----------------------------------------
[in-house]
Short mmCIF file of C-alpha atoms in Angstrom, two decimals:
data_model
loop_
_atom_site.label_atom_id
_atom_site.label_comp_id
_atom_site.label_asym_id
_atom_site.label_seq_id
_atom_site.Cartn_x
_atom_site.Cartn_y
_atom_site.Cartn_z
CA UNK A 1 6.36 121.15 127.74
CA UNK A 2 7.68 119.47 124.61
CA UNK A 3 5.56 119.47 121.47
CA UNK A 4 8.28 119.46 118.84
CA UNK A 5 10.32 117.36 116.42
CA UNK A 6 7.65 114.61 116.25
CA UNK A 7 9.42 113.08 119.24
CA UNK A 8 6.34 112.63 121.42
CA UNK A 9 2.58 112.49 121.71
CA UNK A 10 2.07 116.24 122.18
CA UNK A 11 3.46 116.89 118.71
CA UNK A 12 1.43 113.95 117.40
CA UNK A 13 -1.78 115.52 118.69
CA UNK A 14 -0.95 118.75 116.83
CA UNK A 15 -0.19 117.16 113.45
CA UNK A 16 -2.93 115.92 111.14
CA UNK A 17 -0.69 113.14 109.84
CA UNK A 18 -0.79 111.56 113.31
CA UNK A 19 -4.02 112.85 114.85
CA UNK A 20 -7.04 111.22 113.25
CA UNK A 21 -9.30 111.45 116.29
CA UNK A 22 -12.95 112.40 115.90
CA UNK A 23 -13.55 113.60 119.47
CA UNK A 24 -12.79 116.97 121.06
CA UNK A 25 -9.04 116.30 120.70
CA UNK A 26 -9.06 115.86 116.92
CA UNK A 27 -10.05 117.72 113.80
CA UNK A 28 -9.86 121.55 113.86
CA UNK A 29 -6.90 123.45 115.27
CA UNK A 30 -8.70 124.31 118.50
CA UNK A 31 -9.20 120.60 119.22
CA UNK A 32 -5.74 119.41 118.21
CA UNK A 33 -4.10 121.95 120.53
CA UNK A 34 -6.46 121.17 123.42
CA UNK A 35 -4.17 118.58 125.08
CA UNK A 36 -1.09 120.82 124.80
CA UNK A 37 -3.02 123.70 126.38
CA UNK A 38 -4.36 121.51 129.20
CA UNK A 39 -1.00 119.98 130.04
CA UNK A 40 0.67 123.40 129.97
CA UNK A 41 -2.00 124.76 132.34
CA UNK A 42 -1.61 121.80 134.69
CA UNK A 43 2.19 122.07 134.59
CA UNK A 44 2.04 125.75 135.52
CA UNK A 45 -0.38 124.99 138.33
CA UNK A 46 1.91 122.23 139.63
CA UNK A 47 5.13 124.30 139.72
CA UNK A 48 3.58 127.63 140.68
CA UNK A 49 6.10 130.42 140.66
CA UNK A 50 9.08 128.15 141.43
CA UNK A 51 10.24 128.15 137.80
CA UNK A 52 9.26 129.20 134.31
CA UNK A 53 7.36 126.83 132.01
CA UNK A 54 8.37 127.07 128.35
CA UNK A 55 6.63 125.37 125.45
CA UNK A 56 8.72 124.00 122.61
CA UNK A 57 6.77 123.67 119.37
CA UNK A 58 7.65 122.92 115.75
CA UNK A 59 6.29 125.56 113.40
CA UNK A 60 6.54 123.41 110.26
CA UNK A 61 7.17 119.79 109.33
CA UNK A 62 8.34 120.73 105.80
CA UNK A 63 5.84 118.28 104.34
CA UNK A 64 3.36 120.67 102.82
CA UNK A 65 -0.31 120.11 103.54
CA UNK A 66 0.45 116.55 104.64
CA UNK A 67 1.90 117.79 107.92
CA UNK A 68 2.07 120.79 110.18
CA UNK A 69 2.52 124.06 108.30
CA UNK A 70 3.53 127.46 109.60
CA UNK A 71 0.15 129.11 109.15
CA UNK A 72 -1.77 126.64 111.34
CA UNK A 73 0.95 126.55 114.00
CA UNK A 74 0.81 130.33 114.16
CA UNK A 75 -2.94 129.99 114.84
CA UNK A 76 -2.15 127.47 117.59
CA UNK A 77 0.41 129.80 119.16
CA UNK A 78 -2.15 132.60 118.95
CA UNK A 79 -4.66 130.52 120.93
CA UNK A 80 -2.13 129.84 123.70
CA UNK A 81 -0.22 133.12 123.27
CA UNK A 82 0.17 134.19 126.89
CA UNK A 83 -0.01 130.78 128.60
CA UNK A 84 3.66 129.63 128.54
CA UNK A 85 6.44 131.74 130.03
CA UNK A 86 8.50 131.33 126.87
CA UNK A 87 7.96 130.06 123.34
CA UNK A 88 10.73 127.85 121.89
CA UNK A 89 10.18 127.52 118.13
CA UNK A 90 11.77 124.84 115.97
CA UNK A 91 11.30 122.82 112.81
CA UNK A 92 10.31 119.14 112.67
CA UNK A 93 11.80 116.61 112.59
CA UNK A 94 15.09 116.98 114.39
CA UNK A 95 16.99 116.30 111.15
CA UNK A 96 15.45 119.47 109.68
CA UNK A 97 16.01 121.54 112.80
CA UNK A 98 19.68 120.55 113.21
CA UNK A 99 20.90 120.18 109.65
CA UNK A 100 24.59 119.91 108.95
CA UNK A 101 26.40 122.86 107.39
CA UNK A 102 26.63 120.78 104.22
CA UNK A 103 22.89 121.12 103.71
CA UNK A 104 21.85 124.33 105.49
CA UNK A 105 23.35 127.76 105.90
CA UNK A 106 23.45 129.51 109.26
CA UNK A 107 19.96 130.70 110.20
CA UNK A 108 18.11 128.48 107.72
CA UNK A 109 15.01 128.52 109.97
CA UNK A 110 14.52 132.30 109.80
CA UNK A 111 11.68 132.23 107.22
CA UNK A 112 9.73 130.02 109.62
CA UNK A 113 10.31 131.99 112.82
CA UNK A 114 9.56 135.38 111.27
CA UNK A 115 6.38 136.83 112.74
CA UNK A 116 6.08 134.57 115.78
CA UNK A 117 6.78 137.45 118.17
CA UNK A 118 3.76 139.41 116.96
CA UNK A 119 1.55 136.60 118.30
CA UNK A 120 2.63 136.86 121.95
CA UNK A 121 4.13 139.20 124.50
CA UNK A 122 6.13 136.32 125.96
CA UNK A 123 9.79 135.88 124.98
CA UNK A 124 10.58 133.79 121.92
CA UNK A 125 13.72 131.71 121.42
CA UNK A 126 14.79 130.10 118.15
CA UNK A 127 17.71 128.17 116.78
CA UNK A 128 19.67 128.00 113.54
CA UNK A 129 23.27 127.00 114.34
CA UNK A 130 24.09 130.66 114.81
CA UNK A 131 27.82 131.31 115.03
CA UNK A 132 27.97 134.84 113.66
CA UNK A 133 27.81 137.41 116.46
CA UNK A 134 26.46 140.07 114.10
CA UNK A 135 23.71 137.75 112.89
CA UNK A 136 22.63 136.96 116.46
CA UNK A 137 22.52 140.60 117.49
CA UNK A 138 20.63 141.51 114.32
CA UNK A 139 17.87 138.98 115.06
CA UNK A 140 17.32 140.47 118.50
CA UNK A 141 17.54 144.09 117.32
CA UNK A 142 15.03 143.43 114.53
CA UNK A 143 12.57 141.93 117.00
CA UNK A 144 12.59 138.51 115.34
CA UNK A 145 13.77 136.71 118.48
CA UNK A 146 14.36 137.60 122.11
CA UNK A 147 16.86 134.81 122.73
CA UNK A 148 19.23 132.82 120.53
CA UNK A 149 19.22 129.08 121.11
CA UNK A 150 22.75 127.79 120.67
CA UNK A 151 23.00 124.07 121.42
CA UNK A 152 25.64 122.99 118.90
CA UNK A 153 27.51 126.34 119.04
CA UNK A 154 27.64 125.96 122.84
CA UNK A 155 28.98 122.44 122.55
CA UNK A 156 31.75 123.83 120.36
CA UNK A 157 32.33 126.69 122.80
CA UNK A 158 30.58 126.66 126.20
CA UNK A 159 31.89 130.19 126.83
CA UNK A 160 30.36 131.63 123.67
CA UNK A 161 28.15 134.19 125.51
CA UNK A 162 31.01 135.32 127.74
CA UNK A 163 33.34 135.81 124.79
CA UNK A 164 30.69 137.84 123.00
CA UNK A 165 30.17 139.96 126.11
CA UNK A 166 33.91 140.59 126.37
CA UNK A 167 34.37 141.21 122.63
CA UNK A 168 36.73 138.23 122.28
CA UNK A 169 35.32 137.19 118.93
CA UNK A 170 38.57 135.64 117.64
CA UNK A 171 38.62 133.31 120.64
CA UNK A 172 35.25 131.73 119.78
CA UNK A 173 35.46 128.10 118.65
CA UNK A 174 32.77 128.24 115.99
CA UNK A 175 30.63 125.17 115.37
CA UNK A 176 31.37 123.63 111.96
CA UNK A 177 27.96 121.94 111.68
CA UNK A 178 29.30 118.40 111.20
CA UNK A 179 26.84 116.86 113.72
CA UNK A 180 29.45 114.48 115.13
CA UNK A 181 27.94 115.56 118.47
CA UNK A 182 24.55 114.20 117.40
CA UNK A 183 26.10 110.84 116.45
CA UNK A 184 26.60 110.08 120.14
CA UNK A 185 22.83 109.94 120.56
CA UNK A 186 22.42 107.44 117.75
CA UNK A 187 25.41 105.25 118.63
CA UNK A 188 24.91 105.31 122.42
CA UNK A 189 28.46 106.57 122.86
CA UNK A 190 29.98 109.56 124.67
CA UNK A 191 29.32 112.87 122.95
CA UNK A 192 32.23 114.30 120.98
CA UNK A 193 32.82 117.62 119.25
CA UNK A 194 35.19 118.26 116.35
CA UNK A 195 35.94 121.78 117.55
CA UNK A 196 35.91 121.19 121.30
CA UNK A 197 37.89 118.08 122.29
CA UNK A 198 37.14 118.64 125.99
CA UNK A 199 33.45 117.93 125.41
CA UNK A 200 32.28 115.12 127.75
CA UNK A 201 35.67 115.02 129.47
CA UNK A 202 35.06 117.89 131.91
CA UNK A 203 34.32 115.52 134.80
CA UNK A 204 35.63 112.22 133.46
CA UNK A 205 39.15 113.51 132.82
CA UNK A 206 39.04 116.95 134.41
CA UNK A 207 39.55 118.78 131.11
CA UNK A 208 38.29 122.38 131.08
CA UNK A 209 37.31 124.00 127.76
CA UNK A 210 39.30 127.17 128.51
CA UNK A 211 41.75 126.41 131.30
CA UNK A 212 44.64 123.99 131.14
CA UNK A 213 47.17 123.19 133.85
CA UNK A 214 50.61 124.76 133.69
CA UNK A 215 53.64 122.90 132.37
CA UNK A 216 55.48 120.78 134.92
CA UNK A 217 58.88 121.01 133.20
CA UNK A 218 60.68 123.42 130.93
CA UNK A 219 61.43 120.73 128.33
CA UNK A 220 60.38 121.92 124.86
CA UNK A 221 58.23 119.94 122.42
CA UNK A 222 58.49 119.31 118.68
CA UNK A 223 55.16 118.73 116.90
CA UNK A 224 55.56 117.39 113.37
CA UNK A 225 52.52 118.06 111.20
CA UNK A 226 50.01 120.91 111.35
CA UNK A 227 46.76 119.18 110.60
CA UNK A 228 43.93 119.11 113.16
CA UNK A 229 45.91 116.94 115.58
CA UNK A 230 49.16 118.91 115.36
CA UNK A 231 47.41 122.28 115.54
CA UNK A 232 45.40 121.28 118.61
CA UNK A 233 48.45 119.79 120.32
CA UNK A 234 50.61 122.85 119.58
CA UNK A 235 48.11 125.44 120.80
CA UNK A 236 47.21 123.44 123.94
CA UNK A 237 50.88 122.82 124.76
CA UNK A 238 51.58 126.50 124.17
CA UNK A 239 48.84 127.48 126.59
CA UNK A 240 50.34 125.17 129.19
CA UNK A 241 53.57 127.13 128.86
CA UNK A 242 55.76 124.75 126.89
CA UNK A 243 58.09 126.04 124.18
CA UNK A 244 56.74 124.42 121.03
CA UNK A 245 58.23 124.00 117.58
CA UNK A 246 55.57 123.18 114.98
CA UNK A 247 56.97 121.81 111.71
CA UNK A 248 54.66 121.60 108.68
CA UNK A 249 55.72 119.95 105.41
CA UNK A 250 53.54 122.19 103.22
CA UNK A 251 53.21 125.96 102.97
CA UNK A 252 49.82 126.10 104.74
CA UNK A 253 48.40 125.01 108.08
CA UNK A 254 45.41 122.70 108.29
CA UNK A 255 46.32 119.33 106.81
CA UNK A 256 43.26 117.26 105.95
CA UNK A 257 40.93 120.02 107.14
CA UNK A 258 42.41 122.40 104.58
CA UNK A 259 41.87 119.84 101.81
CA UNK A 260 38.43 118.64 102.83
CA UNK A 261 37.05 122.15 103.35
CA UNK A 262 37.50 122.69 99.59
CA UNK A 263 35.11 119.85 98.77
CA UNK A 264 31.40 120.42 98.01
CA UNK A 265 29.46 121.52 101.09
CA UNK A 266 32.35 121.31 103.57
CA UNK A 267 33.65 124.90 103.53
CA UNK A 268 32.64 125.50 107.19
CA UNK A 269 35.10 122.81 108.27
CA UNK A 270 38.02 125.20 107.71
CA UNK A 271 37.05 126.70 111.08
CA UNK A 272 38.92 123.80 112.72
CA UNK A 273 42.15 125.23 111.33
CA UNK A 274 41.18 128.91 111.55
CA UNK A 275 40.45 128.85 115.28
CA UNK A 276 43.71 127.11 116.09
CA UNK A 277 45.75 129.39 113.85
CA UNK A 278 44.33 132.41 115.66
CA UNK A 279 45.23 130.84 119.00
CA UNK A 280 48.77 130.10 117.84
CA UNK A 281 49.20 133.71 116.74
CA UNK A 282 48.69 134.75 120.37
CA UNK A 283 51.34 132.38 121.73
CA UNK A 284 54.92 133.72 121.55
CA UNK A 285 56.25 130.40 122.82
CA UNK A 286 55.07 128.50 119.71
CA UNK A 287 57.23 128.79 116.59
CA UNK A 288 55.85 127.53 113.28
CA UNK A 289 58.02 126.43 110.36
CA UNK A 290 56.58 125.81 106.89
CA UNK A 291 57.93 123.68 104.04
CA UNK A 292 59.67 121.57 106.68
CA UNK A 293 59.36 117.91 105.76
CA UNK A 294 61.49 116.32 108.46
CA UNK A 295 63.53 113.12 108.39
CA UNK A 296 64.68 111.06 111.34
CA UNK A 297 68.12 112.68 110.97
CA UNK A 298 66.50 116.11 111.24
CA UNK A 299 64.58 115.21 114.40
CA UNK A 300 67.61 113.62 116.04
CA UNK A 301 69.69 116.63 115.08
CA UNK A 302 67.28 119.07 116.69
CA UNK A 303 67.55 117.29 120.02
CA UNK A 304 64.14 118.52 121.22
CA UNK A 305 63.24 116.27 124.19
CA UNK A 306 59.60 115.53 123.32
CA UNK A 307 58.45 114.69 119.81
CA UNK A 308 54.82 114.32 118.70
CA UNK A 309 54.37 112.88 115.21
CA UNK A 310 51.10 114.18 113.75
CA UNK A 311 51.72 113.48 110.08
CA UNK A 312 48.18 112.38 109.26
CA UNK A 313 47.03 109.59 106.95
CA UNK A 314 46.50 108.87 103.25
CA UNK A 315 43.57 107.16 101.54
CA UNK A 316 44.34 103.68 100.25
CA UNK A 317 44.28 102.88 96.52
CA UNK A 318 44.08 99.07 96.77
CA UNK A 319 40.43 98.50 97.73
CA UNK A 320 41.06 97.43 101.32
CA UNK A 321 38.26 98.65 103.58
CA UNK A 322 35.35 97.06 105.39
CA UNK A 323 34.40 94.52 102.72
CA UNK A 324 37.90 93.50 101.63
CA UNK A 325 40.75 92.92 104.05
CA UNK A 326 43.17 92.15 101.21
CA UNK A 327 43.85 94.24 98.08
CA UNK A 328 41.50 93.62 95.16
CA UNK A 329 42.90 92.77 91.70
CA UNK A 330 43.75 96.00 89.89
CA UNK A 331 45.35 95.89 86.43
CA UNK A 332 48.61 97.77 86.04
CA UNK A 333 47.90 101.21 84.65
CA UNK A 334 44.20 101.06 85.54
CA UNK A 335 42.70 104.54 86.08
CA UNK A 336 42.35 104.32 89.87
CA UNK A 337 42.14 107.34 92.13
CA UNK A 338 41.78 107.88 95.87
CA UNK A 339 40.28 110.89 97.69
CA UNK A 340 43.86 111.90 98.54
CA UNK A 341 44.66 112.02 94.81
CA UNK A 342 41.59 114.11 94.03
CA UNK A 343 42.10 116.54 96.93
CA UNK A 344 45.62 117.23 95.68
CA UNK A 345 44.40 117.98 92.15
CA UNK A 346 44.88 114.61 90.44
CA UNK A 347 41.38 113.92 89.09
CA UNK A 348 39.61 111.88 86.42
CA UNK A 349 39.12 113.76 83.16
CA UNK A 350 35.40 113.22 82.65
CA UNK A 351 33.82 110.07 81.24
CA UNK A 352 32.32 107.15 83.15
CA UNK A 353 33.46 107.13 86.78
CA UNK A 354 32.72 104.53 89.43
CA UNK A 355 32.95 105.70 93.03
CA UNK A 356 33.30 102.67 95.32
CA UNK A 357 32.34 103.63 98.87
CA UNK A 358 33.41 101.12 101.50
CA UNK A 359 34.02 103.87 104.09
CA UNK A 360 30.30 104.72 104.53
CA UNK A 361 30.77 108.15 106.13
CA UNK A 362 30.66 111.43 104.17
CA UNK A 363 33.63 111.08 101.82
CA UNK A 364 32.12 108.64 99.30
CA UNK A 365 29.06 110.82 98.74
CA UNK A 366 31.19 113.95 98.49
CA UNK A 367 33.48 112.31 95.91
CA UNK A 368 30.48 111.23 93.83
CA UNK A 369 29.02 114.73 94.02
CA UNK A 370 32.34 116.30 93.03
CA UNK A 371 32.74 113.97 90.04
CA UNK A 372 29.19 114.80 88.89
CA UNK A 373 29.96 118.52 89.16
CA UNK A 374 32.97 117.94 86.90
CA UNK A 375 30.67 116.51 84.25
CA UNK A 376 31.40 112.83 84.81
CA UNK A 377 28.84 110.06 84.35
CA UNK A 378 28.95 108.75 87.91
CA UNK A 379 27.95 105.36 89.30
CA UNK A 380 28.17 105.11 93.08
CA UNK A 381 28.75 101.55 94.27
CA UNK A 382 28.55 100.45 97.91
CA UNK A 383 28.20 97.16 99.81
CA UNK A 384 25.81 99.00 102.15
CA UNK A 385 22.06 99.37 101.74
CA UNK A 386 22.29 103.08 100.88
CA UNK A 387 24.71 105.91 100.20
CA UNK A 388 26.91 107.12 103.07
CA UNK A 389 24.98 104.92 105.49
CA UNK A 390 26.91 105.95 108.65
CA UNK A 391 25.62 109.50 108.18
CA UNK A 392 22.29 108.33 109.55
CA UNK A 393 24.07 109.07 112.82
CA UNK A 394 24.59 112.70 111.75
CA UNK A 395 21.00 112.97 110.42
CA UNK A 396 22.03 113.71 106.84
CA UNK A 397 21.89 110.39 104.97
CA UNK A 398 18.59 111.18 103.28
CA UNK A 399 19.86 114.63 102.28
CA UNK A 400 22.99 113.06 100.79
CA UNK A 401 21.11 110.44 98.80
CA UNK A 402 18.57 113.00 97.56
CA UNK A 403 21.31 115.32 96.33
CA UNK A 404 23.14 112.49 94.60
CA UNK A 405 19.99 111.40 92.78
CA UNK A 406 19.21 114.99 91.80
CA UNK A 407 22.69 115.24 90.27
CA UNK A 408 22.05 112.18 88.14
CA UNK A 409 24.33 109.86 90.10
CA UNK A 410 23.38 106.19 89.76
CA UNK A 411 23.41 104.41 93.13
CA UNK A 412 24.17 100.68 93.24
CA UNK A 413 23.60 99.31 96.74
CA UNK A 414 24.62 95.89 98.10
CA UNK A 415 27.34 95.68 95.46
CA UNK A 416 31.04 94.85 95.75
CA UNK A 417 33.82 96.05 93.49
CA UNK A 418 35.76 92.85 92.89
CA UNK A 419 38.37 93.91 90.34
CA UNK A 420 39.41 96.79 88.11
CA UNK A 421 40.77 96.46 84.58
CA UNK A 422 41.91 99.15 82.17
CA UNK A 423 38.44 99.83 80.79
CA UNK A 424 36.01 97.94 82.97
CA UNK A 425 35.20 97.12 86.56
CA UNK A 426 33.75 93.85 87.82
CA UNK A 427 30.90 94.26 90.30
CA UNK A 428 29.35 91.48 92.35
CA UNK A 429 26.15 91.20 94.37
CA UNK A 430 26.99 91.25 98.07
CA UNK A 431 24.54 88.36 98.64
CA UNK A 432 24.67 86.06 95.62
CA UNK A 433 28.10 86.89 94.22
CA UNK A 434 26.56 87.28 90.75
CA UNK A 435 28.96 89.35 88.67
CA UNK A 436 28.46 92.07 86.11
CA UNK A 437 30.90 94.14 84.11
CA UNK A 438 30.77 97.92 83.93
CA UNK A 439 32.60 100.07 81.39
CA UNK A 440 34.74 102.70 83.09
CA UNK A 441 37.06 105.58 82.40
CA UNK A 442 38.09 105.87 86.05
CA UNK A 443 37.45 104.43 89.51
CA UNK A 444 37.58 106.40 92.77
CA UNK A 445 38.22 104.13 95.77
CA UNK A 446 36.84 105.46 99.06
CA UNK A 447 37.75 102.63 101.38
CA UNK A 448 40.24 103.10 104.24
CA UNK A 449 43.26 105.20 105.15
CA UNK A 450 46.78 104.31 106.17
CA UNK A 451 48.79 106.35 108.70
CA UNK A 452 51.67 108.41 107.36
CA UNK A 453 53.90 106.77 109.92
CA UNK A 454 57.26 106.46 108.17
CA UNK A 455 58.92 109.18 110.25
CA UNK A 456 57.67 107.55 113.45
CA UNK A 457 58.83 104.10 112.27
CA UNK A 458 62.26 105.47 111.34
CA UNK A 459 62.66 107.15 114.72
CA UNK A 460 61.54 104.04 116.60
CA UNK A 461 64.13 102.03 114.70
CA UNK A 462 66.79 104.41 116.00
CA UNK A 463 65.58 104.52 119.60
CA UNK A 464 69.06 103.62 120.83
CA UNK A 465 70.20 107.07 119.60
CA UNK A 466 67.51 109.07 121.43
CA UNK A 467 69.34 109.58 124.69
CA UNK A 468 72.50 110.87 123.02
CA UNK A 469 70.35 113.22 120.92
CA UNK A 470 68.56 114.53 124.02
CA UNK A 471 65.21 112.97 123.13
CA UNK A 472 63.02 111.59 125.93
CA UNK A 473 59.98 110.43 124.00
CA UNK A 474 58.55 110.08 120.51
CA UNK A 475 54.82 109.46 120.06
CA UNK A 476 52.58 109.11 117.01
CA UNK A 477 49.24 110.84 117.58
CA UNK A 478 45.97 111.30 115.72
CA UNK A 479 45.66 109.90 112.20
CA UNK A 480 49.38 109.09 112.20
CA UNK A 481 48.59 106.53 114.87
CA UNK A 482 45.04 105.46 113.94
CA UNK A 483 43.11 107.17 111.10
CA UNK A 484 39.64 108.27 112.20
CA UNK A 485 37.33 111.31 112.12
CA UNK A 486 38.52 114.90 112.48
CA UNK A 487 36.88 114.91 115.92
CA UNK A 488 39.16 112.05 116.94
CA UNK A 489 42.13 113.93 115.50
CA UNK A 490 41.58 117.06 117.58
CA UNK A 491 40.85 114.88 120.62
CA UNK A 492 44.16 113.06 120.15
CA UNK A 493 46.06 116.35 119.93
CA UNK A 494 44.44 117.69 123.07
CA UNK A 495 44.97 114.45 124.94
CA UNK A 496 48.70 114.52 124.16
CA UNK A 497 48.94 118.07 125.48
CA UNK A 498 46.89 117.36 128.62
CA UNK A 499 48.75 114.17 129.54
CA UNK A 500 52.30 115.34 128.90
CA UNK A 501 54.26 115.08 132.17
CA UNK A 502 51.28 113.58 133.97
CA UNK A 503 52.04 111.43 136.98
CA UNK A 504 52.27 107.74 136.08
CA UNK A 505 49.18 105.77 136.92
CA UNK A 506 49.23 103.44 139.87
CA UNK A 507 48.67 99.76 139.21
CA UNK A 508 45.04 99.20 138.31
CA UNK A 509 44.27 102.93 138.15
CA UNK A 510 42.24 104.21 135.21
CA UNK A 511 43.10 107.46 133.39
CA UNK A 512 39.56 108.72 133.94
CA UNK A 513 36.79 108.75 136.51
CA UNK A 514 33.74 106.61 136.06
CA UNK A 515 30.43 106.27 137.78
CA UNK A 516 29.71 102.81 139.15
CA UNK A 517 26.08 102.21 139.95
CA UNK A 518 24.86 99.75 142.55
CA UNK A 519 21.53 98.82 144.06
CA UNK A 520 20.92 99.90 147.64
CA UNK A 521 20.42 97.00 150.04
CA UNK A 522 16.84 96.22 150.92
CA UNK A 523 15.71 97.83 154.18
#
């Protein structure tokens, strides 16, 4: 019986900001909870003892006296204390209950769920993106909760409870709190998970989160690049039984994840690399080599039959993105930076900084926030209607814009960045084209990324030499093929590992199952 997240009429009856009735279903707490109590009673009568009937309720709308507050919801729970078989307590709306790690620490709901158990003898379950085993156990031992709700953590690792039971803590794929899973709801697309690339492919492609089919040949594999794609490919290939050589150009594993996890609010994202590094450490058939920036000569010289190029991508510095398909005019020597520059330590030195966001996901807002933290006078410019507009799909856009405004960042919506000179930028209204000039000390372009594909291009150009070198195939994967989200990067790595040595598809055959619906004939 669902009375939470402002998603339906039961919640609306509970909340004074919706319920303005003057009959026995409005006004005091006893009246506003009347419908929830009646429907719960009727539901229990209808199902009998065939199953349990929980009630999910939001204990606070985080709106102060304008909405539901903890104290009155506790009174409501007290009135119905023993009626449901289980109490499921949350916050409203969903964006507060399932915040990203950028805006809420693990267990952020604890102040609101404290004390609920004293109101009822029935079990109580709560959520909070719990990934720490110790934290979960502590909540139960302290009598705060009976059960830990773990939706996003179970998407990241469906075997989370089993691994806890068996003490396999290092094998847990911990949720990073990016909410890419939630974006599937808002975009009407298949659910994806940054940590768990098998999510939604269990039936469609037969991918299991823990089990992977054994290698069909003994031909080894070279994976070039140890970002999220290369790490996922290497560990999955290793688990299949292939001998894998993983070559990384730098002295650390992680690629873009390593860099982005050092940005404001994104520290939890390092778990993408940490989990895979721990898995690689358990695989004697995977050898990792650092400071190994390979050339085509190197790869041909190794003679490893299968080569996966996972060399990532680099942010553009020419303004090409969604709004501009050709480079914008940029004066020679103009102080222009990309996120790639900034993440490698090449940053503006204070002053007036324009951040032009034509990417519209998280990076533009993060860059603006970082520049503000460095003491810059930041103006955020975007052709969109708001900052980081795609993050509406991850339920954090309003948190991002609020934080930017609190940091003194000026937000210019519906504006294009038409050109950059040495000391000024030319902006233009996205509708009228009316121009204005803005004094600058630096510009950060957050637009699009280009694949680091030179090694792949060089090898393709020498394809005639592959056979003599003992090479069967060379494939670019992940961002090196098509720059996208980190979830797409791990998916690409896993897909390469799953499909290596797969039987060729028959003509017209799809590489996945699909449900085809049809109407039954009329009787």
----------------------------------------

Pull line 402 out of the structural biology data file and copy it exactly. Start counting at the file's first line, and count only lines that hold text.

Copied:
CA UNK A 391 25.62 109.50 108.18